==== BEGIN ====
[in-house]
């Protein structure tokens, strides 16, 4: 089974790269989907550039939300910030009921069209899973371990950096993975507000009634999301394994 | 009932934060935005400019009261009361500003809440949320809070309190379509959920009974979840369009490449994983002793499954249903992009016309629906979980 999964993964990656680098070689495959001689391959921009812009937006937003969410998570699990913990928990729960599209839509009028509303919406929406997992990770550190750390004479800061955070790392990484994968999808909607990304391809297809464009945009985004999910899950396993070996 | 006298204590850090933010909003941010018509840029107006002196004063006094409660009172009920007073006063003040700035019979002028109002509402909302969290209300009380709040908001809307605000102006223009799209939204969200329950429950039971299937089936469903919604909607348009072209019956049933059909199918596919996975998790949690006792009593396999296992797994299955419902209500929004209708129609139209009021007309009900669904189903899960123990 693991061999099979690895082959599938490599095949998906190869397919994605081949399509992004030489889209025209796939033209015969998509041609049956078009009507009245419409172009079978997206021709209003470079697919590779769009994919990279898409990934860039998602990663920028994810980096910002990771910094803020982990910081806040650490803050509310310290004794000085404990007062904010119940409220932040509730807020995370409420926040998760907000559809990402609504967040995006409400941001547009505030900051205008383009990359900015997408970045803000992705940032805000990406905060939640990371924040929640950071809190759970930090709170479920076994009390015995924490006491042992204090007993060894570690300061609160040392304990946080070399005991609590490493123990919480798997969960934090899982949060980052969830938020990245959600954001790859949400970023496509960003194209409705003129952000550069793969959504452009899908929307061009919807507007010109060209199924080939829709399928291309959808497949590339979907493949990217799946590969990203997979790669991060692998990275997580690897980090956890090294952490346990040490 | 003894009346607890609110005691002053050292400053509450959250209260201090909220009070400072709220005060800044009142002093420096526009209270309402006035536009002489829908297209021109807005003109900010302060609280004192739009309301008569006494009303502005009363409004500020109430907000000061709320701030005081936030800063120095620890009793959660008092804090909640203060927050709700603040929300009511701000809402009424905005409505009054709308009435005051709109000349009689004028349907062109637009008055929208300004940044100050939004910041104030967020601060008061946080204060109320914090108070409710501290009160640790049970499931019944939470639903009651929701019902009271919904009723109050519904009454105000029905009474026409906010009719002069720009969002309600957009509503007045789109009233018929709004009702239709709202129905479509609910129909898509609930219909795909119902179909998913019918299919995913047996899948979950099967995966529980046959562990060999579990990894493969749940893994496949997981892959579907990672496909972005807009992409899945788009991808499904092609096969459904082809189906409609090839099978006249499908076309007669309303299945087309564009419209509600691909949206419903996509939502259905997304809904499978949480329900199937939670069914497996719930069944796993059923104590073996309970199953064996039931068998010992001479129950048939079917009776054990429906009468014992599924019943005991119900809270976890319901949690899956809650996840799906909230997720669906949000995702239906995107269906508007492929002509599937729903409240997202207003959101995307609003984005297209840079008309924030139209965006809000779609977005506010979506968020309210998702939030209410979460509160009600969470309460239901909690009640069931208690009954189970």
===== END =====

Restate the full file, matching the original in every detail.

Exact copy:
[in-house]
């Protein structure tokens, strides 16, 4: 089974790269989907550039939300910030009921069209899973371990950096993975507000009634999301394994 | 009932934060935005400019009261009361500003809440949320809070309190379509959920009974979840369009490449994983002793499954249903992009016309629906979980 999964993964990656680098070689495959001689391959921009812009937006937003969410998570699990913990928990729960599209839509009028509303919406929406997992990770550190750390004479800061955070790392990484994968999808909607990304391809297809464009945009985004999910899950396993070996 | 006298204590850090933010909003941010018509840029107006002196004063006094409660009172009920007073006063003040700035019979002028109002509402909302969290209300009380709040908001809307605000102006223009799209939204969200329950429950039971299937089936469903919604909607348009072209019956049933059909199918596919996975998790949690006792009593396999296992797994299955419902209500929004209708129609139209009021007309009900669904189903899960123990 693991061999099979690895082959599938490599095949998906190869397919994605081949399509992004030489889209025209796939033209015969998509041609049956078009009507009245419409172009079978997206021709209003470079697919590779769009994919990279898409990934860039998602990663920028994810980096910002990771910094803020982990910081806040650490803050509310310290004794000085404990007062904010119940409220932040509730807020995370409420926040998760907000559809990402609504967040995006409400941001547009505030900051205008383009990359900015997408970045803000992705940032805000990406905060939640990371924040929640950071809190759970930090709170479920076994009390015995924490006491042992204090007993060894570690300061609160040392304990946080070399005991609590490493123990919480798997969960934090899982949060980052969830938020990245959600954001790859949400970023496509960003194209409705003129952000550069793969959504452009899908929307061009919807507007010109060209199924080939829709399928291309959808497949590339979907493949990217799946590969990203997979790669991060692998990275997580690897980090956890090294952490346990040490 | 003894009346607890609110005691002053050292400053509450959250209260201090909220009070400072709220005060800044009142002093420096526009209270309402006035536009002489829908297209021109807005003109900010302060609280004192739009309301008569006494009303502005009363409004500020109430907000000061709320701030005081936030800063120095620890009793959660008092804090909640203060927050709700603040929300009511701000809402009424905005409505009054709308009435005051709109000349009689004028349907062109637009008055929208300004940044100050939004910041104030967020601060008061946080204060109320914090108070409710501290009160640790049970499931019944939470639903009651929701019902009271919904009723109050519904009454105000029905009474026409906010009719002069720009969002309600957009509503007045789109009233018929709004009702239709709202129905479509609910129909898509609930219909795909119902179909998913019918299919995913047996899948979950099967995966529980046959562990060999579990990894493969749940893994496949997981892959579907990672496909972005807009992409899945788009991808499904092609096969459904082809189906409609090839099978006249499908076309007669309303299945087309564009419209509600691909949206419903996509939502259905997304809904499978949480329900199937939670069914497996719930069944796993059923104590073996309970199953064996039931068998010992001479129950048939079917009776054990429906009468014992599924019943005991119900809270976890319901949690899956809650996840799906909230997720669906949000995702239906995107269906508007492929002509599937729903409240997202207003959101995307609003984005297209840079008309924030139209965006809000779609977005506010979506968020309210998702939030209410979460509160009600969470309460239901909690009640069931208690009954189970």